1. Dynamic effects including the monitoring of vibration, pulses and acoustic emissions.
2. Particle effects including the monitoring of particles in the operating environments of the component – ie the condition of the lubricant.
3. Chemical effects: monitoring of the chemical elements in the components operating
4. Physical effects such as cracks, wear, fatigue
5. Effect of temperature
6. Effects of electrical
Although Moubray’s list does cover most of the hydraulic systems maintenance needs, it does not cover all and there are new techniques being discovered and devised continually that should be researched. The visual inspection is one of the most basic and necessary of all predictive maintenance techniques.
Putting this to the forefront, it’s important to look for the following during a hydraulic system inspection:
· Both the quantity and the quality of the hydraulic oil in the tank needs to be checked. The appearance should be bright and clear.
· Check for any leaks or weeps around the seals, connectors and component bodies.
· The surface condition of the tubes, pipes and hoses external.
· The cylinder rod-wiper seal condition needs to be checked.
· The cylinder rod surface. Look for scores, nicks and dents.
· The filter clogging indicator position.
· The readings of the operating pressure (test-points and gauges that have been permanently installed should be used)
· The operating temperature of oil (use either an installed thermocouple or a heat gun)
· Listen out for abnormal noises such as knocking and clicking
The success of predictive maintenance tasks depends on whether data is recorded and then how it is analysed, whether it’s collected through human senses or by using sophisticated measuring tools. It is then necessary to take actions that will either remedy the situation or avoid damage from occurring. The process for predictive maintenance is this:
· Data collection
· Analysis of data
· Predictive reasoning to ascertain possible future issues if maintenance is not addressed
As an example, you may prefer to perform an inspection of your system as part of your regular maintenance routine. You may discover that there is a noise that has increased in volume and that there is no longer a smooth cylinder movement with your actuator. There could be an interpretation of this even as there being issues with reliability and performance of the system up ahead including issues with lubricity. These are all issues to record and take note of for future analysis.
In addition it’s necessary to ensure that the interpretation of the data is in the right context. Perhaps your visual inspection reveals an issue with the filter being clogged. You may identify this from the clogging indicator. Although this would not normally be an issue, it is if the last time the filter element was cleaned or changed was just the day before. Although the data is the same, used through the filter of a different context, then your reasoning will be entirely different.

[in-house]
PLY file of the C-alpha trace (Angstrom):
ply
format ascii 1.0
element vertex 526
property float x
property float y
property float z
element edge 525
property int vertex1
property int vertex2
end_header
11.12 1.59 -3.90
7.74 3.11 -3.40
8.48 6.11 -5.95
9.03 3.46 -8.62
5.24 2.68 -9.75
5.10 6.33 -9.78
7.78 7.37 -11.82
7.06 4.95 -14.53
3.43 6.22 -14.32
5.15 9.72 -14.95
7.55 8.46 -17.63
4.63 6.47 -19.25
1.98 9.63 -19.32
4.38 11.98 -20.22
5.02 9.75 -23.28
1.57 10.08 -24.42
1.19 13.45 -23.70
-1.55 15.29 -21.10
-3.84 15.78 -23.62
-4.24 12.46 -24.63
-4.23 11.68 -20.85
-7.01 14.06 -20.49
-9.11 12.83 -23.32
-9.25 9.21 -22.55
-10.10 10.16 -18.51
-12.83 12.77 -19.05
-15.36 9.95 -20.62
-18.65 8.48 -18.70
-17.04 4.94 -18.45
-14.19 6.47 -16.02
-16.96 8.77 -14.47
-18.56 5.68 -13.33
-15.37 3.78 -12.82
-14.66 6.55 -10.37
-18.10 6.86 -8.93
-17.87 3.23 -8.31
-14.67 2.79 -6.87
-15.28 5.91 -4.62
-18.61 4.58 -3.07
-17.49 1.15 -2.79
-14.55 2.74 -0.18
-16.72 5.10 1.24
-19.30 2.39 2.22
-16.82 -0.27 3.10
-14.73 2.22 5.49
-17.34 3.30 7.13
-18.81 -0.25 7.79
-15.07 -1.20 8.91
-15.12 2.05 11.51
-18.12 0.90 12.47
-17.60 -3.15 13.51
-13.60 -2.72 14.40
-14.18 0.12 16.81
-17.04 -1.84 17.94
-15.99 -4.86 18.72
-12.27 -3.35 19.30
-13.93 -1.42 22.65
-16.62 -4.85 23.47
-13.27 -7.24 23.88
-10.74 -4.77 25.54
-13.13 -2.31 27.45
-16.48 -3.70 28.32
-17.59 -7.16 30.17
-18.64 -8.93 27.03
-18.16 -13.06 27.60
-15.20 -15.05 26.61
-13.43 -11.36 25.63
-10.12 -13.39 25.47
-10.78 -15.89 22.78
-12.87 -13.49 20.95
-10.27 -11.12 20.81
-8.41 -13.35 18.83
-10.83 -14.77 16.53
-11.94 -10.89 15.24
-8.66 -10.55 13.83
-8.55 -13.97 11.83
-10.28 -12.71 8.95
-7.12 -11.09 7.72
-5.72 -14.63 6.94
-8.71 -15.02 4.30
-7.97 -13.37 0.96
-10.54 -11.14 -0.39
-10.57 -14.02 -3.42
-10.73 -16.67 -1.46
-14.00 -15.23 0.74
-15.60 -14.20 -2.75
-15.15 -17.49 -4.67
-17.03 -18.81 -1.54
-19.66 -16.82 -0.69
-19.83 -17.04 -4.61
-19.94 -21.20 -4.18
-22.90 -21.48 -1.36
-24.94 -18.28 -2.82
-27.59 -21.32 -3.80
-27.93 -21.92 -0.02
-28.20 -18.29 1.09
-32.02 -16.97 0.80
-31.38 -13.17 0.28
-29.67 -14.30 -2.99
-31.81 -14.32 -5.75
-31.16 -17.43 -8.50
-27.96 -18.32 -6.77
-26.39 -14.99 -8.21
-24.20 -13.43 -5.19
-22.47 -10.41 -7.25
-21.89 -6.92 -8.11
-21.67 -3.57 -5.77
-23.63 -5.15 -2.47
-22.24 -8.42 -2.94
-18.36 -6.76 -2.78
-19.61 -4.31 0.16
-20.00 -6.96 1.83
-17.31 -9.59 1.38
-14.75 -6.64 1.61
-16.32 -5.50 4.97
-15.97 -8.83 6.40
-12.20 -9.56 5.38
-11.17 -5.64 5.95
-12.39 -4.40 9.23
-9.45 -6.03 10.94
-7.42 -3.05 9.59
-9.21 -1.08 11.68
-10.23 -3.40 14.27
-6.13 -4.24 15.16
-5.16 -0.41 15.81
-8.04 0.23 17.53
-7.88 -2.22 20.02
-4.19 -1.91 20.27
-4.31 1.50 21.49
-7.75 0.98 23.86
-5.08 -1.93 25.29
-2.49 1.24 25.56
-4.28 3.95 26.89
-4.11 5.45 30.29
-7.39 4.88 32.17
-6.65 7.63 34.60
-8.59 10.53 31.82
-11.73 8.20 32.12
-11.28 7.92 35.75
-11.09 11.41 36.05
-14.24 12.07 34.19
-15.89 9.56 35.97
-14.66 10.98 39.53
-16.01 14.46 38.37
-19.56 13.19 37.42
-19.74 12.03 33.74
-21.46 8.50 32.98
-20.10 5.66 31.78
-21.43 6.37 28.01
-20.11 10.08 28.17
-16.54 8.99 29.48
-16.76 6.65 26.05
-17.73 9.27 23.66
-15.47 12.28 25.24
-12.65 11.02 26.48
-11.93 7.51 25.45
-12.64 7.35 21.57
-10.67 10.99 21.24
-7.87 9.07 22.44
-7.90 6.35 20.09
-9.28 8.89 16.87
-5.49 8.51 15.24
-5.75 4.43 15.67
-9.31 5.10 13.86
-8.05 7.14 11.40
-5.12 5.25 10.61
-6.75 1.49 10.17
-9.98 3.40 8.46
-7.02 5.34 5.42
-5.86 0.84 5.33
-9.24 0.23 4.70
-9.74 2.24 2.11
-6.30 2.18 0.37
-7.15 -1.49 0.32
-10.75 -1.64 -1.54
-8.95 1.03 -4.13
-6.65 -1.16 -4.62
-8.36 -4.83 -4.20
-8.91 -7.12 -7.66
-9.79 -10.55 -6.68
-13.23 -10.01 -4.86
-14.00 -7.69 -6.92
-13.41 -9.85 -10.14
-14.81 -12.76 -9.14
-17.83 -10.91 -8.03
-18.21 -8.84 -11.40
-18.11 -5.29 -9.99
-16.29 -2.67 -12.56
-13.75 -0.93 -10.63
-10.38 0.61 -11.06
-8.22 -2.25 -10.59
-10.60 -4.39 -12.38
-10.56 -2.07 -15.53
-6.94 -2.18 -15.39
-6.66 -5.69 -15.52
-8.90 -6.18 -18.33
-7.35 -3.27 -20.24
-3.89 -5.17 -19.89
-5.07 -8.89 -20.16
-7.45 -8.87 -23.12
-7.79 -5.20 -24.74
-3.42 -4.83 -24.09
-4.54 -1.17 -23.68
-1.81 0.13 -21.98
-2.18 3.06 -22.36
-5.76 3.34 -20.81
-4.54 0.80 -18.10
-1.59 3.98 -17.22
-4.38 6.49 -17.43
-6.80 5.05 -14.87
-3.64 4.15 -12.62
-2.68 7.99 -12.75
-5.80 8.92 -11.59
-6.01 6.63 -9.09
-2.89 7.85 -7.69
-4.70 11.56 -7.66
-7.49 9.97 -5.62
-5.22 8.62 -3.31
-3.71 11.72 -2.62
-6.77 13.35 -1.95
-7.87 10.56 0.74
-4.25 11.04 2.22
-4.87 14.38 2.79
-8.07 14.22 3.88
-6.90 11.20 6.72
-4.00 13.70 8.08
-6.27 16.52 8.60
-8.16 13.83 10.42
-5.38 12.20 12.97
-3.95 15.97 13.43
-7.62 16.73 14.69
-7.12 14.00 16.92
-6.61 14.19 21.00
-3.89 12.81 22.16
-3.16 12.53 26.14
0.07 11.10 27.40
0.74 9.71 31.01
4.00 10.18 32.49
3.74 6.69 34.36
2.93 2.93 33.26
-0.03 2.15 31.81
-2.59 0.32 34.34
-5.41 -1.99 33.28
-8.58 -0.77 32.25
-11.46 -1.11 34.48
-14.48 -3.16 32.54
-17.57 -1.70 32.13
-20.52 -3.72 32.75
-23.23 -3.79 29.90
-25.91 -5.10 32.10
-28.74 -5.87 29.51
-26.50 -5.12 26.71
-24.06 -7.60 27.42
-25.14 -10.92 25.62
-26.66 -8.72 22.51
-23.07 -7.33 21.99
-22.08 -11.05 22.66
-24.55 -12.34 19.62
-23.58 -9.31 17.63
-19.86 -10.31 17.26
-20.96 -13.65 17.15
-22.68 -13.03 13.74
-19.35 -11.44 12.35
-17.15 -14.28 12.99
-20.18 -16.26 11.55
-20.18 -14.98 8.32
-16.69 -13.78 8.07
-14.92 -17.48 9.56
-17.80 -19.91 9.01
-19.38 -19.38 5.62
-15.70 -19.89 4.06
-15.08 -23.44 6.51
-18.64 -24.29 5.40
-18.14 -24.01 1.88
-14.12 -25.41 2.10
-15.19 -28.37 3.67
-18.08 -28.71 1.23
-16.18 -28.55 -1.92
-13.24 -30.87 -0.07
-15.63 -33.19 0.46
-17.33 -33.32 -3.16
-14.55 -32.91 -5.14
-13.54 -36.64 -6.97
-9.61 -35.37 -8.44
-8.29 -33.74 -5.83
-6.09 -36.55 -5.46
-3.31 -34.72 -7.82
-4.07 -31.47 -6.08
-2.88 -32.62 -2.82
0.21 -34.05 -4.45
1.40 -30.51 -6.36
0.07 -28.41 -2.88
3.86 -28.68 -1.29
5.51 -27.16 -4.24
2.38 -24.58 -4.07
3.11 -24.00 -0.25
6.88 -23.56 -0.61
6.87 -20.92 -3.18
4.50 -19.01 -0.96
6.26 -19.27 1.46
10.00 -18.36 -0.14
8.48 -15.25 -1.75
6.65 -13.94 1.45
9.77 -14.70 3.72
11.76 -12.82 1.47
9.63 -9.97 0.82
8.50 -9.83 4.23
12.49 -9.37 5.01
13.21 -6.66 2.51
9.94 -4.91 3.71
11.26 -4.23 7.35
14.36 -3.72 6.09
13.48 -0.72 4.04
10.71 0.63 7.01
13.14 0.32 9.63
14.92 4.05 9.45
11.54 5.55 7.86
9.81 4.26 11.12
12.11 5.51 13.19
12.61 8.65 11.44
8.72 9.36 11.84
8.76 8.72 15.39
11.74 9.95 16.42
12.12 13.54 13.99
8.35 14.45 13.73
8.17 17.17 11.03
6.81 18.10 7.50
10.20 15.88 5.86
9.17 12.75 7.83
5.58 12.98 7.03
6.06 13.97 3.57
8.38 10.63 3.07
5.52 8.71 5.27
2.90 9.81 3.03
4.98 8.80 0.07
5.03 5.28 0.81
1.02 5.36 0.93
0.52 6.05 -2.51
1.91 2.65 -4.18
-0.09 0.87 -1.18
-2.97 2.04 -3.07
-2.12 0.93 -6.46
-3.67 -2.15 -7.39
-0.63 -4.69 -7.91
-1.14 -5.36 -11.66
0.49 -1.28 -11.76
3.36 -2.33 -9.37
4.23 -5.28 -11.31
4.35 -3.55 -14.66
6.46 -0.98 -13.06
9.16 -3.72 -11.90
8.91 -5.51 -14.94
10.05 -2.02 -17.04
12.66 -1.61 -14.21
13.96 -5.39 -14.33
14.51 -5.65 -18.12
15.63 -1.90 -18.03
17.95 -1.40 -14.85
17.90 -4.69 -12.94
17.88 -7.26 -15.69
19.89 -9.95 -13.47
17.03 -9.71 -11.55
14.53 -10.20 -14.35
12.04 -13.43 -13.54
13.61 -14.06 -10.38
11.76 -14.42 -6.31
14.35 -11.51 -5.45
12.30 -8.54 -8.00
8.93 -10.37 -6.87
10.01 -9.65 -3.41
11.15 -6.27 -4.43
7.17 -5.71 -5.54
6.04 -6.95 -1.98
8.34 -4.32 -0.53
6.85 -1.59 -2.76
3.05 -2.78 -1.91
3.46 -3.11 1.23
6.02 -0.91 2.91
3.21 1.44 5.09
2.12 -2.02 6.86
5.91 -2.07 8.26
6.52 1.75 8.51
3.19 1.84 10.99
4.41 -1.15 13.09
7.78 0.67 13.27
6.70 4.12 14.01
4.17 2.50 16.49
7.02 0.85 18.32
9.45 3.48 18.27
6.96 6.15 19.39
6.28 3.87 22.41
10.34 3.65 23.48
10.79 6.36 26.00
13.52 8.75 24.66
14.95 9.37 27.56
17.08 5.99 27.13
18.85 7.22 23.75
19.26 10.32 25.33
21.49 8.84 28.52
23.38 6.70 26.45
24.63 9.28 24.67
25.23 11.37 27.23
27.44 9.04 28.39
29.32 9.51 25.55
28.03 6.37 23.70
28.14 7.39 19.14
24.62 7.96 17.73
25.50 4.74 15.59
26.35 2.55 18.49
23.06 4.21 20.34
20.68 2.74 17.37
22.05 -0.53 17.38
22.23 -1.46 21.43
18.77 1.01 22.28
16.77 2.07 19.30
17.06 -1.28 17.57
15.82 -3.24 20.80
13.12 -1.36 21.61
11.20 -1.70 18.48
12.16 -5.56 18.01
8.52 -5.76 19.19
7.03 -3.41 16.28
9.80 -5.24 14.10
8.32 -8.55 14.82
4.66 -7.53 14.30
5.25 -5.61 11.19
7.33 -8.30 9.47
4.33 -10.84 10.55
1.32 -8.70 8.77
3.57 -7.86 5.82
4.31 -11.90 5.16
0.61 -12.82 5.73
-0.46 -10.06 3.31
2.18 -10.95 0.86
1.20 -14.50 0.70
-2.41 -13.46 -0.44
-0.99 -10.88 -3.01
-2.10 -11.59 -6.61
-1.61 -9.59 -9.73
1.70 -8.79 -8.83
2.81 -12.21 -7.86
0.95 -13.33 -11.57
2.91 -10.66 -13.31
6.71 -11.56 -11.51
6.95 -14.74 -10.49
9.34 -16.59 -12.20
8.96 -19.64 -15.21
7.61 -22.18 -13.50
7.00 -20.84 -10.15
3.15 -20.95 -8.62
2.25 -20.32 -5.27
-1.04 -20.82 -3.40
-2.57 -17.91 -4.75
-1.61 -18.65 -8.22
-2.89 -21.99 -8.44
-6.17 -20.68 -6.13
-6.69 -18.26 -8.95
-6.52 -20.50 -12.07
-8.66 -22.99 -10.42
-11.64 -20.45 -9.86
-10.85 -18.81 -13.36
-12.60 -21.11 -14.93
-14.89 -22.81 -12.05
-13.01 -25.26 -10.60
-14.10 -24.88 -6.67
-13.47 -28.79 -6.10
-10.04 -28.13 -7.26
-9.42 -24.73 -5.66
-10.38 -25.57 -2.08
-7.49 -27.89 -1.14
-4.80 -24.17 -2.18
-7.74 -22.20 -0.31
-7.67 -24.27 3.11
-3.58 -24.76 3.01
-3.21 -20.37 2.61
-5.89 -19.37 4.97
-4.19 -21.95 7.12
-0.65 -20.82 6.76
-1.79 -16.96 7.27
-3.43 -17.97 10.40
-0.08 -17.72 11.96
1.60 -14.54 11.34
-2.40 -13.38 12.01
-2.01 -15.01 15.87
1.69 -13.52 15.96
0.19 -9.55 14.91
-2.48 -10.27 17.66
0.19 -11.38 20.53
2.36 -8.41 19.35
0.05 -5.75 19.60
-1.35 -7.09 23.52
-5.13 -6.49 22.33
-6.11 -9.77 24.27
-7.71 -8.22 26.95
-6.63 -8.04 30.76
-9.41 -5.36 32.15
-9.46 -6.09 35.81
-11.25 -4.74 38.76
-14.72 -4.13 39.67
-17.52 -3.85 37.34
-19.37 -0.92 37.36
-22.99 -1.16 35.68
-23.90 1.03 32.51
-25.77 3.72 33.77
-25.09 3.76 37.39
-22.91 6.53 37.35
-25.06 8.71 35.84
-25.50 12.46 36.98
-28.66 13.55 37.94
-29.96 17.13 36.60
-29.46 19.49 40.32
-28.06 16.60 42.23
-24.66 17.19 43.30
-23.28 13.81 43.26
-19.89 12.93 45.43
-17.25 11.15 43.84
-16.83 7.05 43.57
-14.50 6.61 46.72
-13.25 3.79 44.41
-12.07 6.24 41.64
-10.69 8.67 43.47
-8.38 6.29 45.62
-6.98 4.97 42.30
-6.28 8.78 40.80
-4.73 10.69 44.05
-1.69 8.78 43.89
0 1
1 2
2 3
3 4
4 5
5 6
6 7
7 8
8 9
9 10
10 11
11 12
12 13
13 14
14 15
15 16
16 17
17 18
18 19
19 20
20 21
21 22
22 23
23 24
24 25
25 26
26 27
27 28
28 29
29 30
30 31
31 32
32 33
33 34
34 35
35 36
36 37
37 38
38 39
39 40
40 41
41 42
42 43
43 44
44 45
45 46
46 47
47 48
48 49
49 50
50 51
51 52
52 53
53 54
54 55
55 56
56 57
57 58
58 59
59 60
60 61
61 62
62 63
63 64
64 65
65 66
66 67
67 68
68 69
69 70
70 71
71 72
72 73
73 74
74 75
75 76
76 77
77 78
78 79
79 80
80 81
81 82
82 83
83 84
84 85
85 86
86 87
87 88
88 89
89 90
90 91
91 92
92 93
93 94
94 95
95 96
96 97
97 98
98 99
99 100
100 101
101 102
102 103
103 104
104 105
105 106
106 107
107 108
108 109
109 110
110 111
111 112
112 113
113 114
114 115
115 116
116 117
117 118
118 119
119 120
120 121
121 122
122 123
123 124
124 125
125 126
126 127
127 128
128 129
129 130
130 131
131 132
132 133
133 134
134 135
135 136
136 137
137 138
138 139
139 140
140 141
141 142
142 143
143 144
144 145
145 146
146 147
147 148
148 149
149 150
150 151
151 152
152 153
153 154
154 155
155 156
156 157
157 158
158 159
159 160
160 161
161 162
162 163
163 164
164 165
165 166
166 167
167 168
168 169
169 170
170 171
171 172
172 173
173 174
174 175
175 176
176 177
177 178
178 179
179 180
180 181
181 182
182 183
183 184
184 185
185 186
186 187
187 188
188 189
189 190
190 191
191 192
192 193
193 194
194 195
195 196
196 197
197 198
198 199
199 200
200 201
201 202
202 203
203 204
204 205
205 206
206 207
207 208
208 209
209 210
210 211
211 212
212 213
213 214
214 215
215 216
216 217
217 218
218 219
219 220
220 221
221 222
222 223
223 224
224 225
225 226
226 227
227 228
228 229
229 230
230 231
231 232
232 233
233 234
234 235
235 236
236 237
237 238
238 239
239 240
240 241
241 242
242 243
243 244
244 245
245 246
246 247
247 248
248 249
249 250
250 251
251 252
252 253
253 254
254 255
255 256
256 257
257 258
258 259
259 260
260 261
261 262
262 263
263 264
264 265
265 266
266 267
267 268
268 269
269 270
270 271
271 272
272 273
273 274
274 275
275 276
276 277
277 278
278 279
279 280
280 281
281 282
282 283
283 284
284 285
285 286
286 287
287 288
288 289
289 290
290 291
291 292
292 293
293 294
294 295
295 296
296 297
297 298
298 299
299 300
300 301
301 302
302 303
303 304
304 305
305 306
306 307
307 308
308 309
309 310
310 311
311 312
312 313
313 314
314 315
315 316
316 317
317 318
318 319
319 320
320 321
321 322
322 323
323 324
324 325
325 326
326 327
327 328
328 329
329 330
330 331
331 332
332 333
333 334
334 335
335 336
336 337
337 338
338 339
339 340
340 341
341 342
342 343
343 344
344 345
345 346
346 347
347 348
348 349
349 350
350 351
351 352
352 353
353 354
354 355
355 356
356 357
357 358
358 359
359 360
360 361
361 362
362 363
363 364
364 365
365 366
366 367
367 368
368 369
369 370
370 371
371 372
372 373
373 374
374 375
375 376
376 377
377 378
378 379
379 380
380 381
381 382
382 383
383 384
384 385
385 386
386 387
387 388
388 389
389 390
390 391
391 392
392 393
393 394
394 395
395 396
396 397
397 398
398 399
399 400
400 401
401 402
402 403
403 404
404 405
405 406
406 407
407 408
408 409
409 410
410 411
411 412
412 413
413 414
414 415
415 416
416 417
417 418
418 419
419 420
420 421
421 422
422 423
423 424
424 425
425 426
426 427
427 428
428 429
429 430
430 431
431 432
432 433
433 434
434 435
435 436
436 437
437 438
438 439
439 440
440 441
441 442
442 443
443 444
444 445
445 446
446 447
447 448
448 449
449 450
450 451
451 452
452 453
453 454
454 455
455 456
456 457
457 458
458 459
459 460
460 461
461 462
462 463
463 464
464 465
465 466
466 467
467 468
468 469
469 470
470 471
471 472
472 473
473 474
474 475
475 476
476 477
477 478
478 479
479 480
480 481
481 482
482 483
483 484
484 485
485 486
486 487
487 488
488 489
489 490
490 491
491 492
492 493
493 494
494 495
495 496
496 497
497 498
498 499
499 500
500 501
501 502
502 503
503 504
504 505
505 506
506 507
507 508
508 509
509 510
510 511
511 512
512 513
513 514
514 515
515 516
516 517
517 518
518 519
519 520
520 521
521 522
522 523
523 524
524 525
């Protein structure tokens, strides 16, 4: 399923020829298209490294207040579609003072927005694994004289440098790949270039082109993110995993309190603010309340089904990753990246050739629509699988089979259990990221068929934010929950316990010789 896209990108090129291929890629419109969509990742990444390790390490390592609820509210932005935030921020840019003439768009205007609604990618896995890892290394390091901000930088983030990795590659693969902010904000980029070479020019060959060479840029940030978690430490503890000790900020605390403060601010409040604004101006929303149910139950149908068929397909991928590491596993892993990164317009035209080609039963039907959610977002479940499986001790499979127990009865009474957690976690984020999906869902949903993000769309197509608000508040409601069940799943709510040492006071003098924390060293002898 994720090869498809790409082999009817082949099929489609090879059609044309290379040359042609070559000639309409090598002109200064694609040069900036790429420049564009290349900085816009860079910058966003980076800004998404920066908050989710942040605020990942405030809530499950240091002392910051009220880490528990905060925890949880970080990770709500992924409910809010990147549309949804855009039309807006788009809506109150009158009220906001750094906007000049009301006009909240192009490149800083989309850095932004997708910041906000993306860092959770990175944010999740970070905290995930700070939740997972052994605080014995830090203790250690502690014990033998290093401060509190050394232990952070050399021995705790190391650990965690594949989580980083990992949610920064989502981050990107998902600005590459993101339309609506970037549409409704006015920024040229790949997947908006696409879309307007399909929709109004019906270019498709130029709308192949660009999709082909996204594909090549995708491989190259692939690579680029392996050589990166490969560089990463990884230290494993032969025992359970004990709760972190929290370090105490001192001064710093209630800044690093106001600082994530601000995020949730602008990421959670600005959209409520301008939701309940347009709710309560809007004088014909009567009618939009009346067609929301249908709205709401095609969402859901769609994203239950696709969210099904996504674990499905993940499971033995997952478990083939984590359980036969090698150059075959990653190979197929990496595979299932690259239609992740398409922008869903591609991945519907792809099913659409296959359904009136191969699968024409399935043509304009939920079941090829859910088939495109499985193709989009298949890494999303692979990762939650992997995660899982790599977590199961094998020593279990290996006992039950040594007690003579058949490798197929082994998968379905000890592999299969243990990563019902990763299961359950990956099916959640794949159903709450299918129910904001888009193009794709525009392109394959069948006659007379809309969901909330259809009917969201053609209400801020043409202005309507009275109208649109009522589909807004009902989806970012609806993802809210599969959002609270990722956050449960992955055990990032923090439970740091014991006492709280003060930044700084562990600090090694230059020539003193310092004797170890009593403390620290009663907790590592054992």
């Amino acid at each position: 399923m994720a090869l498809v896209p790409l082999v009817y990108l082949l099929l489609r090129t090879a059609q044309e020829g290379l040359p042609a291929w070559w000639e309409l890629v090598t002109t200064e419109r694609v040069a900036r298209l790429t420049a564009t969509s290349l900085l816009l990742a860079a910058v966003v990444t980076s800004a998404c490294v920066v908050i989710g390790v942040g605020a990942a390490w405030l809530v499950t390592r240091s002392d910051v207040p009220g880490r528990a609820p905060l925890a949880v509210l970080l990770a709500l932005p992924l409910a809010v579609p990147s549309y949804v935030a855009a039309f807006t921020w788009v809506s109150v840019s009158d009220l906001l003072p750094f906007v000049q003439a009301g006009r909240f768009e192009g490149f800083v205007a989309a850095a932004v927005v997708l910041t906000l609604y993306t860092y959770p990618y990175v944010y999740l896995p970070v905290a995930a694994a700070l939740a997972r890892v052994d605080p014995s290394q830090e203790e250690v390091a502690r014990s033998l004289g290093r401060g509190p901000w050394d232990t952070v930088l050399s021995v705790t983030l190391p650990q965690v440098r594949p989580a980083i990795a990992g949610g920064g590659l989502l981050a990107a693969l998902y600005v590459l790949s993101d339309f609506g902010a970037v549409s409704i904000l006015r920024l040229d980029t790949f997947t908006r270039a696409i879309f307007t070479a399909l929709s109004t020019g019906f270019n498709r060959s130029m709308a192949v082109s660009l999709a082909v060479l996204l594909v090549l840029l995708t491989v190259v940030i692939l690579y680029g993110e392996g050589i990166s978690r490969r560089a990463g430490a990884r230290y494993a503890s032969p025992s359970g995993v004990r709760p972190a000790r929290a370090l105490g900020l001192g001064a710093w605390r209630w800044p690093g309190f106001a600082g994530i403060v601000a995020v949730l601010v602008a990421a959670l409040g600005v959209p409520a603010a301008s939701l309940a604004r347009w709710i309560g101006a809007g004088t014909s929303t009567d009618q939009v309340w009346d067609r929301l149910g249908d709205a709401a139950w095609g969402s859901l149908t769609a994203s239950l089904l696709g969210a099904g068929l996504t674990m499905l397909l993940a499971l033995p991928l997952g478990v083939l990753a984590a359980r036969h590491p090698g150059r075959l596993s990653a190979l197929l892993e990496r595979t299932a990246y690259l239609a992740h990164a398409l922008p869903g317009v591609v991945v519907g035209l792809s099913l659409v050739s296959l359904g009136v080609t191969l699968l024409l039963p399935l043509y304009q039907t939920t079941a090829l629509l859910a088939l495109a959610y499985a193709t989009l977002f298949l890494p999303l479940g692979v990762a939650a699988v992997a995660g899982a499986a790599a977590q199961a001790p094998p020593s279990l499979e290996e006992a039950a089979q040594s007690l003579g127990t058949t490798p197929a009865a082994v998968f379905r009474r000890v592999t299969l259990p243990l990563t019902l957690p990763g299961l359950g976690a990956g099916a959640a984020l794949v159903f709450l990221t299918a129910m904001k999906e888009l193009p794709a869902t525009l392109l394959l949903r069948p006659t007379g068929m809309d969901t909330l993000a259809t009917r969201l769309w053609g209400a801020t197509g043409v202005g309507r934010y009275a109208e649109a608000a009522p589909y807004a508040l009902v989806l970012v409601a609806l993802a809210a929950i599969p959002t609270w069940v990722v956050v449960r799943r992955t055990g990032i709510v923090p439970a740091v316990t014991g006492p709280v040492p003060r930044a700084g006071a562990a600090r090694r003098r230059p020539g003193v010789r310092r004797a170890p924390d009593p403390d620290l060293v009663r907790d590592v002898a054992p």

Summary. It’s important to identify issues in hydraulic systems so that action can be taken whilst the issue is still small. Predictive engineering offers this solution. It also makes it possible to refine your system so that you can avoid issues and enable your machine to have less downtime and expense. It’s truly worth getting into the routine of looking for issues early on.
Our engineers are focused on producing mobile hydraulic power packs. We provide insights into hydraulic system maintenance for those who have an interest. If you’re looking for a custom solution to your hydraulic system application needs, contact us today.
Hydraulics has been around for a very long time. But are you aware of how far it has actually come? You wouldn’t be alone if you responded with no. It is a very technical subject that can be quite difficult to understand, but in this article we want to tell you the story of hydraulics! We want to share with you who discovered hydraulics, what it was originally used for and how hydraulic power got to where it is today.
So why don’t we start at the beginning! Where does the word hydraulic come from?
The word hydraulic originates from the Greek word ‘Hydros’ which means water. Why water? Well, this is because water was the first liquid to be used in the hydraulic system. Today, hydraulics includes the physical behaviour of all liquids, not just water.
In this article we want to explain the ins and outs of hydraulic powerpacks. A vital piece of equipment that is used with so many machines we see every day.
In a nutshell, hydraulic powerpacks are self contained units that are used instead of a built in power supply for hydraulic machinery. Hydraulic power uses fluid to transmit power from one location to another in order to run a machine. It really is as simple as that.
So what do they look like?
In order to recognise and better understand hydraulic powerpacks, it is a good idea to get to know the key components. Hydraulic powerpacks come in many different shapes and sizes, some are very large and stationary whereas others are much smaller and more compact. In fact, some hydraulic powerpacks are so compact that they can easily be transported in a small van or even an estate car.